“The main thrust of WLC 156 is not the limitation on who can read Scripture publicly, but the duty of all to read Scripture privately and with their family. Here, again, we see that the historical background to the Westminster Assembly provides insight into why this portion of the answer is given such prominence.”
One of the surest ways to misinterpret a document is to disregard the historical background in which it was written. Where it can be known, the historical situation surrounding any writing can only give insight and guidance as to the meaning of that text. This is true of all historical documents generally and is especially important regarding confessions of faith and the catechisms that so often go with them. As we begin to look at Westminster Larger Catechism Question 156, the historical situation enables us to discern not just what the Divines were saying, but also why they said it.
Like their Roman Catholic opponents, the Westminster Divines held to the importance and divine institution of church office. Their disagreements were not over the existence of church offices, but their nature and function. Thus, a high view of the office of pastor or teacher is evident in the opening phrase of the answer the Divines gave – that not all persons are permitted to read Scripture publicly in worship.
When we look to the Scripture references (not to mention the Directory for the Publick Worship of God), we see that the Westminster Divines regarded the public reading of Scripture to be the duty of pastors or teachers. In Deuteronomy 31, Moses instructs the Levites in the public reading of the Law every seven years as part of the Feast of Booths. Nehemiah 8 gives us an example of this sort of public reading as Ezra reads and expounds Scripture before the gathered assembly. These texts establish a principle that will be spelled out further in the New Testament: it is God who calls those who will are responsible for building up the congregation with the Word.
As such, we see that not all are permitted to perform this important function of reading Scripture publicly, but only those who are called by God – and therefore (at least under our polity) are recognized by the Presbytery and called by a congregation for that purpose. In the PCA’s Directory for Worship, Chapter 50 “The Public Reading of the Holy Scriptures” begins with this understanding. 50-2 does add to who may read the Word publicly the relatively unhelpful phrase “or some other person.” This addition, however, must be read with BCO 12-5 in mind: that it is the duty of the Session to exercise authority over public worship. That is, as all parts of worship are under the authority of the local Session, it is their responsibility to determine who may (i.e., are permitted to) read Scripture publicly in worship.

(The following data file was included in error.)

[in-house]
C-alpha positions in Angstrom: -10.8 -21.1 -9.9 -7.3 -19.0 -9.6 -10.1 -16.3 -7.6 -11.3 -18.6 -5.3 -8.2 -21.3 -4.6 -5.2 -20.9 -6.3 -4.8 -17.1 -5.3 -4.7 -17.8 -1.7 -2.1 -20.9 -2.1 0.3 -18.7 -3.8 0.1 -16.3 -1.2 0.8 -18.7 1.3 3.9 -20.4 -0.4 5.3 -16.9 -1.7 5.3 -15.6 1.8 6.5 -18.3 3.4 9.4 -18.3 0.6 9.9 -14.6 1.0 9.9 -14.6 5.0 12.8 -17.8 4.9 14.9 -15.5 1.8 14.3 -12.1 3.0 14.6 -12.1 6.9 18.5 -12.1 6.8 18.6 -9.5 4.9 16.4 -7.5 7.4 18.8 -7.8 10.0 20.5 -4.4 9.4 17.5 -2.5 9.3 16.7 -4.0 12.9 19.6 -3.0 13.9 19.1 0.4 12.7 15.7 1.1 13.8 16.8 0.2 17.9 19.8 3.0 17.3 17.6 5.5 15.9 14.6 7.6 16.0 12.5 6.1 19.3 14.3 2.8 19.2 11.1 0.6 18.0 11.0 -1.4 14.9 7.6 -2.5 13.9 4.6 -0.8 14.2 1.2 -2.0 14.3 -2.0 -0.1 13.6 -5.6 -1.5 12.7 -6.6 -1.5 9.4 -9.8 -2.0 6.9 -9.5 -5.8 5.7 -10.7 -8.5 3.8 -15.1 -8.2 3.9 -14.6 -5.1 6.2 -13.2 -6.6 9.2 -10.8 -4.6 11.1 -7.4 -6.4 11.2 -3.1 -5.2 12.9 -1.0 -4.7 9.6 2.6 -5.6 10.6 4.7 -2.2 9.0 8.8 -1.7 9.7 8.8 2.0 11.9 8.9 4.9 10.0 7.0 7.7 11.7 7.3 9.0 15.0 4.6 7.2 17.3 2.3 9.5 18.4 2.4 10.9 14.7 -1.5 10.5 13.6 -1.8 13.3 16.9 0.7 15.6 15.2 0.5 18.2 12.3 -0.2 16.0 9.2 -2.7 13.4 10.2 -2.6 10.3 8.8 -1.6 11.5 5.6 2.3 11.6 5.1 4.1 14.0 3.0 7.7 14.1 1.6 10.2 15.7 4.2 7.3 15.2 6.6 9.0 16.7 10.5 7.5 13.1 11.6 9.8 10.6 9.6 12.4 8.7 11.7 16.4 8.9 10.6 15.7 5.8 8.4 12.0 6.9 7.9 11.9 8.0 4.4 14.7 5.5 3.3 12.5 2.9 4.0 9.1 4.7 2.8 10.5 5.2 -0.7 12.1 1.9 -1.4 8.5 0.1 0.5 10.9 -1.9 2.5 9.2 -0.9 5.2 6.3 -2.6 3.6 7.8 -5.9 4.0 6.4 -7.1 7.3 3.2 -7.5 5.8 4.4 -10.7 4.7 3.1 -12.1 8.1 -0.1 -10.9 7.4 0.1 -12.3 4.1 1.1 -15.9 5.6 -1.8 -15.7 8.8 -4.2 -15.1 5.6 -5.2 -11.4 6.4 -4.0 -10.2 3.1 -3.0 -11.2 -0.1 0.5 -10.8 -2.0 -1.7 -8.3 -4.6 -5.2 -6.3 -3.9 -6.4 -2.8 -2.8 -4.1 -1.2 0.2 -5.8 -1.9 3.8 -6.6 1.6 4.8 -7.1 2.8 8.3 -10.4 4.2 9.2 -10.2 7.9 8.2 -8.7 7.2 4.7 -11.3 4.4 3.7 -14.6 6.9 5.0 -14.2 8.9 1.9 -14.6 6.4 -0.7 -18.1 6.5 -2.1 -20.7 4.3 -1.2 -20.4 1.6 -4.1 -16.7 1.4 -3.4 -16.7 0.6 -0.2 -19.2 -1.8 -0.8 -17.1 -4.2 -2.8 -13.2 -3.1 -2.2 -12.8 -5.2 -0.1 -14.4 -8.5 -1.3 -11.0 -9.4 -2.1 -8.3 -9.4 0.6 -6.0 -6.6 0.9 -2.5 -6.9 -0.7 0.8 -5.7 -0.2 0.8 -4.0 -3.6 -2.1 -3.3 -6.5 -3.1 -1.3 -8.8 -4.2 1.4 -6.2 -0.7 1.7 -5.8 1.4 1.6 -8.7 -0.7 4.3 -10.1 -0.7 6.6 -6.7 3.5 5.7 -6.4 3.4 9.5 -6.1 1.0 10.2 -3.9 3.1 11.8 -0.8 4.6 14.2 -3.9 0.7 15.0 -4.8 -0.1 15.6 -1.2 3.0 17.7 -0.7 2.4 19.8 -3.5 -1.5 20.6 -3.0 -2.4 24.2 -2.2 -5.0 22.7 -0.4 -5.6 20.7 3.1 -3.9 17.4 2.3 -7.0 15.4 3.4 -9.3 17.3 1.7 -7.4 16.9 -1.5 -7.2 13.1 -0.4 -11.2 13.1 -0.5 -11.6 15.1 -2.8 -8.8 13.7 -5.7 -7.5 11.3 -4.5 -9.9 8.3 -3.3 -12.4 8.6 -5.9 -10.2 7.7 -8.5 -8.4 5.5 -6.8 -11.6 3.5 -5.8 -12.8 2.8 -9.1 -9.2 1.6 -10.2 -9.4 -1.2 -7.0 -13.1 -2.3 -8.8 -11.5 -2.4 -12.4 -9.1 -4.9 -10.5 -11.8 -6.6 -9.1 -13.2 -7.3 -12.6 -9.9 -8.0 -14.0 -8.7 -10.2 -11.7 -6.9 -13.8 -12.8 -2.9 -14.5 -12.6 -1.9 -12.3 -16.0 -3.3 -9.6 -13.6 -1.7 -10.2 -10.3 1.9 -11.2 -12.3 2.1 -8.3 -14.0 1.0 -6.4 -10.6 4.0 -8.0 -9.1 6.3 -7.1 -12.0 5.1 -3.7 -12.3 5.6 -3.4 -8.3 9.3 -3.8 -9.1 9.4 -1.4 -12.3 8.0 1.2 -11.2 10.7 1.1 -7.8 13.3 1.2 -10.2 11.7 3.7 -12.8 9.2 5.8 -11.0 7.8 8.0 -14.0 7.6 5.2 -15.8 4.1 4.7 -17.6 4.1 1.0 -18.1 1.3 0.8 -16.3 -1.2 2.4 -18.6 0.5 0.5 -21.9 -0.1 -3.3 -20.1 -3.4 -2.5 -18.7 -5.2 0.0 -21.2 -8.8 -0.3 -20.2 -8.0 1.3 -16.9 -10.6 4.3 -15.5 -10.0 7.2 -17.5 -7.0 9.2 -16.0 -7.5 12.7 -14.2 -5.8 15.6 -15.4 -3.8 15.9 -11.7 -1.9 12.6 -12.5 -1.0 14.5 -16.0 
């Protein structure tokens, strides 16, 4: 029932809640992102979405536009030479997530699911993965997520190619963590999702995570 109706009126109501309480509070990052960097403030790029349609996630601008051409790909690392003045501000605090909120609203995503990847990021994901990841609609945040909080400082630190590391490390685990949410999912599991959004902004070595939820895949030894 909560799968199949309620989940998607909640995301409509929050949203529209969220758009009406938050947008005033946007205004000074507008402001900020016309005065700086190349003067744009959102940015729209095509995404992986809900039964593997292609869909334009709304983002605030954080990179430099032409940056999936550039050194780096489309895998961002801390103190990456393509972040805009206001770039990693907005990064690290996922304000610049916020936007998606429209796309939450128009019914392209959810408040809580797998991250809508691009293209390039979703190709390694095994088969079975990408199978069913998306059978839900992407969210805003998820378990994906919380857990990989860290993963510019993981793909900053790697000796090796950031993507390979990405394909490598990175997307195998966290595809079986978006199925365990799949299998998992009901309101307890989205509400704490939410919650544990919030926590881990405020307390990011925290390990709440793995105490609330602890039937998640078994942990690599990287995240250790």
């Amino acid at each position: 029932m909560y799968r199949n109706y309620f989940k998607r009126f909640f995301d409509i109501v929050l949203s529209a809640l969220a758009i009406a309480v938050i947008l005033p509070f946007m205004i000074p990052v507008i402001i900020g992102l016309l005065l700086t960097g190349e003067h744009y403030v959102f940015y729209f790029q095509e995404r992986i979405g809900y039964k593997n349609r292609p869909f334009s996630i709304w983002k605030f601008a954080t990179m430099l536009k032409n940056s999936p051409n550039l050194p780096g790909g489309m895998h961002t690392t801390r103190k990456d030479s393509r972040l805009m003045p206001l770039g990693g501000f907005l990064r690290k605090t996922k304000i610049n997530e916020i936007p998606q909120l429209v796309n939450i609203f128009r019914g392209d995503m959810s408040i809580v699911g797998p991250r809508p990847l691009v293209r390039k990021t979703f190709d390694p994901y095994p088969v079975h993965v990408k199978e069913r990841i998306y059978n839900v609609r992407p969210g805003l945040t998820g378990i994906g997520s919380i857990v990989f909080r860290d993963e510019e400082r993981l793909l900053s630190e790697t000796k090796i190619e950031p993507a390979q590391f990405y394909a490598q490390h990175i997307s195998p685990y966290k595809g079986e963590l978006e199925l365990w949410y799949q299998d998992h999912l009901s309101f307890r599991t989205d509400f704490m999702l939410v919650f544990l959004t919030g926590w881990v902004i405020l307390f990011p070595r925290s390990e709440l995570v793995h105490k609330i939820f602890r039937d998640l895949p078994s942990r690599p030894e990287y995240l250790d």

Yet the main thrust of WLC 156 is not the limitation on who can read Scripture publicly, but the duty of all to read Scripture privately and with their family. Here, again, we see that the historical background to the Westminster Assembly provides insight into why this portion of the answer is given such prominence (the previous phrase may come before this matter, but the limitation on who should read Scripture publicly is relegated a dependent clause – this is the primary answer to the question!). Prior to the Reformation, the major barrier to the wide dissemination of God’s Word to his people was the position of the Roman Catholic Church.
In 1199, Pope Innocent III wrote a letter to the Bishop of Metz in which he declared, “The mysteries of the sacraments of faith should not be explained everywhere to everyone, since they cannot be understood everywhere by everyone, but only to those who can conceive of them by their faithful intellect.”At the Council of Trent, assembled to respond to many of the positions of the Protestant Reformers, the Roman Catholic Church pronounced anathema against any who would publish or read any but the Vulgate (or, to be fair, any other Bible or spiritual book not approved by the church).
In these positions, the Protestant Reformers – and the Westminster Divines – saw a divergence from the teaching and example of Scripture. In the Old Testament, kings (i.e., not just Levitical priests) were to read the Law. By the time of the earthly ministry of Jesus, all sorts of Jews “searched the Scriptures” (John 5:39). By writing letters (in the common Greek dialect of the day, no less), the Apostles demonstrated the importance of reading the Word of God – so much so that John declares, “blessed is the one who reads aloud the words of this prophecy, and blessed are those who hear, and who keep what is written in it, for the time is near” (Revelation 1:3).